Logistics talent is amid a battle. Traditional logistics workers, including truckers, warehouse workers, load planners, and freight brokers, have become viewed as unstable and “dirty” by new generations. 

At the same time, major companies continue to focus on attracting fresh, new talent to deploy the latest technologies and services. As Amazon continues to lowball other logistics service providers, the supply chain talent war will reach critical mass. Amazon is driving the industry forward, and companies need fresh, experienced, and proven talent to stay competitive and continuously improve.

The War for Talent Is on in the Shipping & Logistics Sector

According to Robert O’Dwyer of Supply & Demand Chain Executive, the talent wars have roots within an organization’s ability to maintain a competitive advantage. Even the wages offered by companies, namely the higher pay-off offered by Amazon, have forced many traditional workers to abandon their posts and move to the e-commerce giant. Retaining employees has always been difficult, but today’s companies must leverage data visibility to improve labor-management, increase engagement, boost performance, and ensure employees’ satisfaction. For logistics service providers and software vendors that demonstrate a willingness to roll with the punches and offer a career-propelling, engaging, and forward-looking atmosphere, attracting talent from big players in the industry will be easier. In fact, ShipChain has recently accomplished this feat.

Coady’s History With Managing $5 B+ Account and Expertise Chosen as ShipChain’s VP of Biz Dev

Coady comes to ShipChain after spending two years as the Strategic Account Manager for FourKites, during which he oversaw the signing of several multi-million-dollar contracts. During his time there, he focused on managing accounts for companies on the Fortune 1,000 list, valued at or above $5 billion. With 21 years of experience in logistics sales and management, Coady stood out as the clear choice for ShipChain, despite the pressures of the supply chain talent wars.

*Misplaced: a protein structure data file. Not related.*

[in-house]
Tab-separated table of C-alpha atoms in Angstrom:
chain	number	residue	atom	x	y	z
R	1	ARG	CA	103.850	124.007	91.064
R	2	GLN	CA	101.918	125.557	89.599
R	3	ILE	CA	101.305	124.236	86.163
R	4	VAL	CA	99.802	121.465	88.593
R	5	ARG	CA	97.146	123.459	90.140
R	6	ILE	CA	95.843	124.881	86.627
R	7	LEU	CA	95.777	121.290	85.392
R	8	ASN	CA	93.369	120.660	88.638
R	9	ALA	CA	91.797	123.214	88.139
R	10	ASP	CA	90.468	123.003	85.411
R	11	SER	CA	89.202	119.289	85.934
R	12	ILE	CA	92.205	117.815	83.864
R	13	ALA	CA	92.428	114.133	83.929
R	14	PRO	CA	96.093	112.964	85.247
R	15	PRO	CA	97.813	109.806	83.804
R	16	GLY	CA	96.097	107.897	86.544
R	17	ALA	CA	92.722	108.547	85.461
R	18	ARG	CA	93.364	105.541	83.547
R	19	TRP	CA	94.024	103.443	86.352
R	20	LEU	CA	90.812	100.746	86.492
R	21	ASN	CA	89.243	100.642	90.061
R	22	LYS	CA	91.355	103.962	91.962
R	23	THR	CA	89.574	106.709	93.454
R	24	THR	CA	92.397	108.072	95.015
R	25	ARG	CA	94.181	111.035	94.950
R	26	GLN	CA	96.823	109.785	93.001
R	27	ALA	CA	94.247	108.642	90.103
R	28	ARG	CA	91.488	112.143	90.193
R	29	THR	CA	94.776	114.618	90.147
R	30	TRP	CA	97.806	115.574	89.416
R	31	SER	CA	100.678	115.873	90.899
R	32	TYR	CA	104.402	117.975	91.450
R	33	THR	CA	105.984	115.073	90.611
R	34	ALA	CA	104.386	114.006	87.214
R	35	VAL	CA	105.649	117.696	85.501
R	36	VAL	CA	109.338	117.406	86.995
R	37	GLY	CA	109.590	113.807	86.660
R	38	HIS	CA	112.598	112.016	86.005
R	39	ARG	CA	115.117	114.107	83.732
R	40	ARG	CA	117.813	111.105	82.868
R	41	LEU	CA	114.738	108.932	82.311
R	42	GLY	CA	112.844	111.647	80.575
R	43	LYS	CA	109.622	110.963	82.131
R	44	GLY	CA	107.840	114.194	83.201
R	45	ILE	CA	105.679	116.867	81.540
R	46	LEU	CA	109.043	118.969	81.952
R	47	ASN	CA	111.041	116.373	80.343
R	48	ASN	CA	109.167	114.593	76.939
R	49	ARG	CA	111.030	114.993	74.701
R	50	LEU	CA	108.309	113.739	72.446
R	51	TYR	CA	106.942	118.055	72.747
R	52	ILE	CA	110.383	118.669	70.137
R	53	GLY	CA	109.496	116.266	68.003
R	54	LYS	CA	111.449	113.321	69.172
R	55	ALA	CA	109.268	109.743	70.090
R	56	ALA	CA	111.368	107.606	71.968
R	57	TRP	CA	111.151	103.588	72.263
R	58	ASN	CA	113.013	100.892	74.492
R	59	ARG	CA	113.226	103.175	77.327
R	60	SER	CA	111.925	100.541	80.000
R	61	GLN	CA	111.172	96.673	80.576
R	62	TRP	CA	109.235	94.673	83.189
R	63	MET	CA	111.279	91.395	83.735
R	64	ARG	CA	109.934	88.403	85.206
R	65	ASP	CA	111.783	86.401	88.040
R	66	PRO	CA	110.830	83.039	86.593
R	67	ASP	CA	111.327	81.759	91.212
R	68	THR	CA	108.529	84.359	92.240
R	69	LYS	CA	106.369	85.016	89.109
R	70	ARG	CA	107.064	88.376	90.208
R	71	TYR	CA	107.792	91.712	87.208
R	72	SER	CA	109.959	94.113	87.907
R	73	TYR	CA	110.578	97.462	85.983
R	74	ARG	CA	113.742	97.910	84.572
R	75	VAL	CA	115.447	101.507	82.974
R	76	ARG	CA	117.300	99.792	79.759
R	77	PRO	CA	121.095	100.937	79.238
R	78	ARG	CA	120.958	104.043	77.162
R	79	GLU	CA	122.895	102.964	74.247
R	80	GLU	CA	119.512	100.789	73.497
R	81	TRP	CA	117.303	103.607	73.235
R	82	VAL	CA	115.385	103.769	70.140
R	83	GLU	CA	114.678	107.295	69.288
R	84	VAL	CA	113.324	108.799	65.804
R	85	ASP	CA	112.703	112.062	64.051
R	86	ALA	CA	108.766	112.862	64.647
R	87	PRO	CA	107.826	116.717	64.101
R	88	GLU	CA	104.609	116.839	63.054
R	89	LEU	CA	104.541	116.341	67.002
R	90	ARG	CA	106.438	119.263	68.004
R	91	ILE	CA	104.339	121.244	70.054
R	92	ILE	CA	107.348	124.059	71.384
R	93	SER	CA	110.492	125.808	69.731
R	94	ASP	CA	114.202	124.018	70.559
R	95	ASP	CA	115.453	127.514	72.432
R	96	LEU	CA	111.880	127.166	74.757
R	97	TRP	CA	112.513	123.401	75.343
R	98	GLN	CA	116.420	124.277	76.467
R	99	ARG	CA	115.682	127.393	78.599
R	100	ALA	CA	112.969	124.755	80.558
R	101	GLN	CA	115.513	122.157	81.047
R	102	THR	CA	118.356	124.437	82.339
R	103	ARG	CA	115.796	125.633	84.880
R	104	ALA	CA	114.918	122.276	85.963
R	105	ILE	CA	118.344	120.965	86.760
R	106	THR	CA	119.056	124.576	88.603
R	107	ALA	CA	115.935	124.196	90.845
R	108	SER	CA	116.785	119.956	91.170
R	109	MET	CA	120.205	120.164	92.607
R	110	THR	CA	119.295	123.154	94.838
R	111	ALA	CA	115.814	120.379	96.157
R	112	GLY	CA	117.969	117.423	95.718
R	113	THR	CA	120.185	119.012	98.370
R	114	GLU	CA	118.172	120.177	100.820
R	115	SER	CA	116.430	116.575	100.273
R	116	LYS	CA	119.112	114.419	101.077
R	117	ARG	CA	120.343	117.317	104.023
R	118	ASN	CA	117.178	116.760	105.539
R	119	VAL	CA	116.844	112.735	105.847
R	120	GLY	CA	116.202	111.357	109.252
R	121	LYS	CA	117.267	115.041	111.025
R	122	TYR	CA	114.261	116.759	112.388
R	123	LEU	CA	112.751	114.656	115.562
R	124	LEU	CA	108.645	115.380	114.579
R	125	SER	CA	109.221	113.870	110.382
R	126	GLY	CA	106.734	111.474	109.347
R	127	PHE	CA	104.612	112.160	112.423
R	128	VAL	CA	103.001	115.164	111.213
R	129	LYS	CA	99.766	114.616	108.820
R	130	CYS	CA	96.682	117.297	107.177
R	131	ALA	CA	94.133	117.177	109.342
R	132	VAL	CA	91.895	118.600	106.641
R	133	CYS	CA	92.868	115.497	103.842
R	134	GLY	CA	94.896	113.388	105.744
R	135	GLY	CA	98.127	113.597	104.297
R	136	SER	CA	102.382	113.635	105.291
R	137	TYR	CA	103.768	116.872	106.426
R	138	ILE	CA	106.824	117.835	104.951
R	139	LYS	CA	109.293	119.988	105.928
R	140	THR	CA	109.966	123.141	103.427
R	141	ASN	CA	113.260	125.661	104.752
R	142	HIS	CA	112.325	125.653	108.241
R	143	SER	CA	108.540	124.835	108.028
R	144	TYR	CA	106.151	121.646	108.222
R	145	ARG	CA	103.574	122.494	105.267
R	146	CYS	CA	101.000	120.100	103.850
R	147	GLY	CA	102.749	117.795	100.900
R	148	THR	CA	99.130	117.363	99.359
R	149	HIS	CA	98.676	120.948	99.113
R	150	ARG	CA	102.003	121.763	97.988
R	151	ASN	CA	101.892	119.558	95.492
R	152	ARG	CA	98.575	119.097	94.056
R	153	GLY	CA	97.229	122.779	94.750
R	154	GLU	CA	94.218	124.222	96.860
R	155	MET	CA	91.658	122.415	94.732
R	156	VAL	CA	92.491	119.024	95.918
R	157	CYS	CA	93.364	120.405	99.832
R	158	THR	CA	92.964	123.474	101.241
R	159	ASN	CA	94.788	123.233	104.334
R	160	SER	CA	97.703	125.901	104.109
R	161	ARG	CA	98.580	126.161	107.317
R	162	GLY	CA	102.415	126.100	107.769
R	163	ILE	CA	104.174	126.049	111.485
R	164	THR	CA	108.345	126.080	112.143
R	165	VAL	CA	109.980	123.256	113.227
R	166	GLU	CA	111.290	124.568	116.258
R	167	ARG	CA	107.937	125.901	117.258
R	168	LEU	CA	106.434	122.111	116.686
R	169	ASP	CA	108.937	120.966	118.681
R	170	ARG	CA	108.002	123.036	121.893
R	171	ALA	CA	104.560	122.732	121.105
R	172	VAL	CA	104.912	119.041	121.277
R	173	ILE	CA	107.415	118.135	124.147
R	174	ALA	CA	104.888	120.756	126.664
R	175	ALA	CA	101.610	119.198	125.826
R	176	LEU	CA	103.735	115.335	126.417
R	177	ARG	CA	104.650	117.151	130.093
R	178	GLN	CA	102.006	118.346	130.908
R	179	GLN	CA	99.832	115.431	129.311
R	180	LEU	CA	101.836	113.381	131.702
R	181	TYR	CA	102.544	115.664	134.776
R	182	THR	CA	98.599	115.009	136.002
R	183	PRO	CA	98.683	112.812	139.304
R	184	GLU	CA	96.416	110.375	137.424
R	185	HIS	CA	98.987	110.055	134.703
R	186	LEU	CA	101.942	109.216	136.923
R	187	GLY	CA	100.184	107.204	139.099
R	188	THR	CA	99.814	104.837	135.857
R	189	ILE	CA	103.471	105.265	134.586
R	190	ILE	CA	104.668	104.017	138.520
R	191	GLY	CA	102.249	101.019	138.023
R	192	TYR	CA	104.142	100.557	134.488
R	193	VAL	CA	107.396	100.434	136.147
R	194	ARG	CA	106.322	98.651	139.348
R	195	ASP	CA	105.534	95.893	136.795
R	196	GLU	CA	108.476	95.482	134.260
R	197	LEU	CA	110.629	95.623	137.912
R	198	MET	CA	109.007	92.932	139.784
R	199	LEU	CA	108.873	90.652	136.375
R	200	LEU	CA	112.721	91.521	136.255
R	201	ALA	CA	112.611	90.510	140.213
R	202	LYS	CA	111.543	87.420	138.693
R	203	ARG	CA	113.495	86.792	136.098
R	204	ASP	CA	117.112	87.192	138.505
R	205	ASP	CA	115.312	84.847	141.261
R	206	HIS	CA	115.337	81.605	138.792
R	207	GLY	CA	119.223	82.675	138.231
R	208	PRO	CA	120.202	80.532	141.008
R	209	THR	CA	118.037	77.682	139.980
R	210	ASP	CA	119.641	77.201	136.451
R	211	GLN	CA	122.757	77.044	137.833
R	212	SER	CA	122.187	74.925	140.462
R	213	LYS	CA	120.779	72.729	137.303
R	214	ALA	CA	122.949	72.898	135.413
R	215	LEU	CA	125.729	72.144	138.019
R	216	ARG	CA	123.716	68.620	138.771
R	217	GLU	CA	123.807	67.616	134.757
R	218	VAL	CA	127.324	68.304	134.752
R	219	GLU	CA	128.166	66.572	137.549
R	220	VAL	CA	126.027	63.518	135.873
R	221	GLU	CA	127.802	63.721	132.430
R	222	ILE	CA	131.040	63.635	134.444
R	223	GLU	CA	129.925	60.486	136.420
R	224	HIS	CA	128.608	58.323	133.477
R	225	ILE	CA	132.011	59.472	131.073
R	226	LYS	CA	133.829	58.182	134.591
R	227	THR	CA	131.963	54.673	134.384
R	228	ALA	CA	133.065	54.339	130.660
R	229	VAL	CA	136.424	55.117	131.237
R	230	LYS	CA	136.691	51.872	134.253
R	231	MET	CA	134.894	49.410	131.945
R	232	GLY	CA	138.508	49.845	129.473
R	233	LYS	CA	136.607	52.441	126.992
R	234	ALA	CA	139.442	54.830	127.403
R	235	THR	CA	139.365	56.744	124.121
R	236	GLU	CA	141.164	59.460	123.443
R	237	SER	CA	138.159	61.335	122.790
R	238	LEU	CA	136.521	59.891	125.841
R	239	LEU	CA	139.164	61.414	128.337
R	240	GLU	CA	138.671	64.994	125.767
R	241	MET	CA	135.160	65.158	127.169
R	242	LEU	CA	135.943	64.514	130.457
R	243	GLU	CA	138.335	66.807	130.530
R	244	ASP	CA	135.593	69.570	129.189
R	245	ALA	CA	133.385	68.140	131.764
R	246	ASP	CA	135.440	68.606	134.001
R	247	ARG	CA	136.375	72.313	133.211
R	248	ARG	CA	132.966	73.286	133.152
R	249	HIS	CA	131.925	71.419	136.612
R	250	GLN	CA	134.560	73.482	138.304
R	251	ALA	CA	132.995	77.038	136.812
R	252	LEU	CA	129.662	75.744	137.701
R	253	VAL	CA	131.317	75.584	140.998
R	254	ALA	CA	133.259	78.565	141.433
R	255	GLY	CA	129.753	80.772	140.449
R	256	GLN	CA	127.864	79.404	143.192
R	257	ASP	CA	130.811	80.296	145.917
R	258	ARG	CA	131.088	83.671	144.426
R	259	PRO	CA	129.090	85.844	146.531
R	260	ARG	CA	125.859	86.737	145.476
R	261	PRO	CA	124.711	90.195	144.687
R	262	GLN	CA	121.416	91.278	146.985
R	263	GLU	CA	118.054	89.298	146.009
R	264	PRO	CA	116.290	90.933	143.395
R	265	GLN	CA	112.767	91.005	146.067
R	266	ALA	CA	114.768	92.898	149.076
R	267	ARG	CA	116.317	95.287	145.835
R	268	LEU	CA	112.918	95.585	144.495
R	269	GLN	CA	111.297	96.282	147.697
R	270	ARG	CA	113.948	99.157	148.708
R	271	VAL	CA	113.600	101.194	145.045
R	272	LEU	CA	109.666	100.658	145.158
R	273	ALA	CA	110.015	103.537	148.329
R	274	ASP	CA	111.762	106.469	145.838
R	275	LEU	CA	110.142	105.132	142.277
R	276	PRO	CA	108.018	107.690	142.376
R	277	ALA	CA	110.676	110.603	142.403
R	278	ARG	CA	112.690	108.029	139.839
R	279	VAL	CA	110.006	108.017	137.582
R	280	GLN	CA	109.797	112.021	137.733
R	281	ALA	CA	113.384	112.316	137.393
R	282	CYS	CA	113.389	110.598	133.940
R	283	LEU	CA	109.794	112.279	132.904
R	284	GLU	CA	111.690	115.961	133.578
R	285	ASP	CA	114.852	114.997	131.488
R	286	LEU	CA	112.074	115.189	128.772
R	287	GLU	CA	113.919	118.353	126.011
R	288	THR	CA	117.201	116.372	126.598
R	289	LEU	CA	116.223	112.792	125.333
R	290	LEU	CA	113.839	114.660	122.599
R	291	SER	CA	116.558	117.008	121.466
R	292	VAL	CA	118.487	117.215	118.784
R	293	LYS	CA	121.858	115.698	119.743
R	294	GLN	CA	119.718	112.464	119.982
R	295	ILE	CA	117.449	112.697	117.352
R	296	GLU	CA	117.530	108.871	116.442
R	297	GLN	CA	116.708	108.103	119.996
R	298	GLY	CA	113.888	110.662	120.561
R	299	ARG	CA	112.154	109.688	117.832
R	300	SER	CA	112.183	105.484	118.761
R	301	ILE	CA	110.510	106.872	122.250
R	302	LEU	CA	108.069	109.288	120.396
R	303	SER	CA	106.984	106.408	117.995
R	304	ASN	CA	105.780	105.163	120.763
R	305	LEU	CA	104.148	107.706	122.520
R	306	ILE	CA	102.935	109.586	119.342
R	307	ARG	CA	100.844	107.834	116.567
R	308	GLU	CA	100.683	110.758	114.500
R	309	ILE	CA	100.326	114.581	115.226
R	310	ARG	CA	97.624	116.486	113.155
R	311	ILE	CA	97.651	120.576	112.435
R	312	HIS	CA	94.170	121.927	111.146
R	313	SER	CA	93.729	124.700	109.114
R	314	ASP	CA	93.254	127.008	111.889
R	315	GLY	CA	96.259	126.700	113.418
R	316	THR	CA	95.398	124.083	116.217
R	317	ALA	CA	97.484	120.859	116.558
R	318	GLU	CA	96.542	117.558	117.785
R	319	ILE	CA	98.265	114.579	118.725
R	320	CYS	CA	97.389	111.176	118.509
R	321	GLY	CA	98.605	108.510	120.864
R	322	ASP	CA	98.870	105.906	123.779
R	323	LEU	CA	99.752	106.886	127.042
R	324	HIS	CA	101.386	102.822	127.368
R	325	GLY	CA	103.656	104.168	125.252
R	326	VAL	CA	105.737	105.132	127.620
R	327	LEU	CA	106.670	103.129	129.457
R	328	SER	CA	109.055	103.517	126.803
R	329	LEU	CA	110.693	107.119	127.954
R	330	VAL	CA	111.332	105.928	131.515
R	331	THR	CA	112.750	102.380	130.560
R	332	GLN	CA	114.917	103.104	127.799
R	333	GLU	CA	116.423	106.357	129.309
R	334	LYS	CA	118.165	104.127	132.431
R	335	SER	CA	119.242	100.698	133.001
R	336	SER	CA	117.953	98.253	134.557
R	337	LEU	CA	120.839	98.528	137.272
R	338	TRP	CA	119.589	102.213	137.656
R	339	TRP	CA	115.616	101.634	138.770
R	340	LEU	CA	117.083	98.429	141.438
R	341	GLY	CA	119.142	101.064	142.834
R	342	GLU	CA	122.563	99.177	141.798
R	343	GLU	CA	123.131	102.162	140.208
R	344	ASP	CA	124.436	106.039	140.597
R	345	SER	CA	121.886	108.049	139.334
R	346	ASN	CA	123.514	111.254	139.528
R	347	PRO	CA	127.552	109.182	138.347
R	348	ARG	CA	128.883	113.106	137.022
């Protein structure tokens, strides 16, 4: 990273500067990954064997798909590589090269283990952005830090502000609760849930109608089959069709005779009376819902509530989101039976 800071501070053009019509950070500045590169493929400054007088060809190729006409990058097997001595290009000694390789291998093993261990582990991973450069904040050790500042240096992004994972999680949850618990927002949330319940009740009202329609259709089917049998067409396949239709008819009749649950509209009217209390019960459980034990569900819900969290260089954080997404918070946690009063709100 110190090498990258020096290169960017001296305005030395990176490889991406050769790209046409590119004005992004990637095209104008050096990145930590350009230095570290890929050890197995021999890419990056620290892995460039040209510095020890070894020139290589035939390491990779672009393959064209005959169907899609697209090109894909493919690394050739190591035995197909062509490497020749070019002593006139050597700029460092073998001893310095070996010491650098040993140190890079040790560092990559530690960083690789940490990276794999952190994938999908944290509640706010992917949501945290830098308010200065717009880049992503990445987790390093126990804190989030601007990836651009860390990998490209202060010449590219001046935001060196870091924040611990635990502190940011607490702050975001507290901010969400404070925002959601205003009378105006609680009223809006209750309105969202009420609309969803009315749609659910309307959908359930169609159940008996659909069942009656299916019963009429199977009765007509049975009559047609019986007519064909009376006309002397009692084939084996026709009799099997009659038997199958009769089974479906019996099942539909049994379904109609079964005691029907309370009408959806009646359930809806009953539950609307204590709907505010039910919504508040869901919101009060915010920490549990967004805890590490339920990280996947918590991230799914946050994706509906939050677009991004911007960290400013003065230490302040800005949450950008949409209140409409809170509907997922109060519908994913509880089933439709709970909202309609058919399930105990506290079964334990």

Coady will focus on reversing the notion of blockchain fatigue, building excitement among supply chain leaders, and working with ShipChain’s founders to increase the company’s vertical footprint. Coady will drive engagement and promote the continued development of public blockchains for supply chain management. When asked about what he expects, Coady said, “I have brought leading-edge technologies to organizations across all verticals and translated those technologies into real value [driving investments into such technologies].”

With Coady’s move to ShipChain, it signifies the growing prowess of blockchain and the company’s ability to thrive. In addition, his past experience will prove invaluable as the company looks to help shippers and logisticians realize the lean effects of better traceability and accountability.

Innovation Is Key to Winning the Supply Chain Talent War and the War for Customers

Technological development within the industry shows no signs of slowing. New services and capabilities augment logistics service providers’ features and benefits, and today’s shippers need access to the latest and best resources to stay competitive with Amazon. Blockchain might be the newest kid on the block in supply chain technology, but its impact will soon be felt around the globe.

In time, it will simply become known as supply chain visibility and a core function of any successful supply chain platform or strategy. ShipChain’s hiring of Coady supports this drive, and as more talent recognizes blockchain’s potential, companies like ShipChain will see their goals realized and boost visibility within the industry.